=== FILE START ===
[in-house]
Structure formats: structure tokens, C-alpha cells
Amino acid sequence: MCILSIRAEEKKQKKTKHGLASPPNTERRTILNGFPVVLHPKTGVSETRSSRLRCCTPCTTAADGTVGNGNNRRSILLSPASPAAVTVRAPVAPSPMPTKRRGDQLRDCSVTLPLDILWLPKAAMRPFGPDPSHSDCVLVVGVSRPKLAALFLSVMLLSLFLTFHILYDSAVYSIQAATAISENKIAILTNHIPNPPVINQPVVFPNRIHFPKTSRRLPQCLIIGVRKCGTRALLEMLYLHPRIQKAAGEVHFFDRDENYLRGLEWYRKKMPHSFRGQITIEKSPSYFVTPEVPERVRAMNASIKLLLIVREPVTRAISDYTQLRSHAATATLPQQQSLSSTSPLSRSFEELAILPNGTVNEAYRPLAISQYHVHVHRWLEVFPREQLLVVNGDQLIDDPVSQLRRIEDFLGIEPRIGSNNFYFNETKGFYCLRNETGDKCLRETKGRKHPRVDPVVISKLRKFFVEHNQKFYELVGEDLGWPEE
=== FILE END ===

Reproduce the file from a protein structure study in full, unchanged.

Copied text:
[in-house]
Structure formats: structure tokens, C-alpha cells
Amino acid sequence: MCILSIRAEEKKQKKTKHGLASPPNTERRTILNGFPVVLHPKTGVSETRSSRLRCCTPCTTAADGTVGNGNNRRSILLSPASPAAVTVRAPVAPSPMPTKRRGDQLRDCSVTLPLDILWLPKAAMRPFGPDPSHSDCVLVVGVSRPKLAALFLSVMLLSLFLTFHILYDSAVYSIQAATAISENKIAILTNHIPNPPVINQPVVFPNRIHFPKTSRRLPQCLIIGVRKCGTRALLEMLYLHPRIQKAAGEVHFFDRDENYLRGLEWYRKKMPHSFRGQITIEKSPSYFVTPEVPERVRAMNASIKLLLIVREPVTRAISDYTQLRSHAATATLPQQQSLSSTSPLSRSFEELAILPNGTVNEAYRPLAISQYHVHVHRWLEVFPREQLLVVNGDQLIDDPVSQLRRIEDFLGIEPRIGSNNFYFNETKGFYCLRNETGDKCLRETKGRKHPRVDPVVISKLRKFFVEHNQKFYELVGEDLGWPEE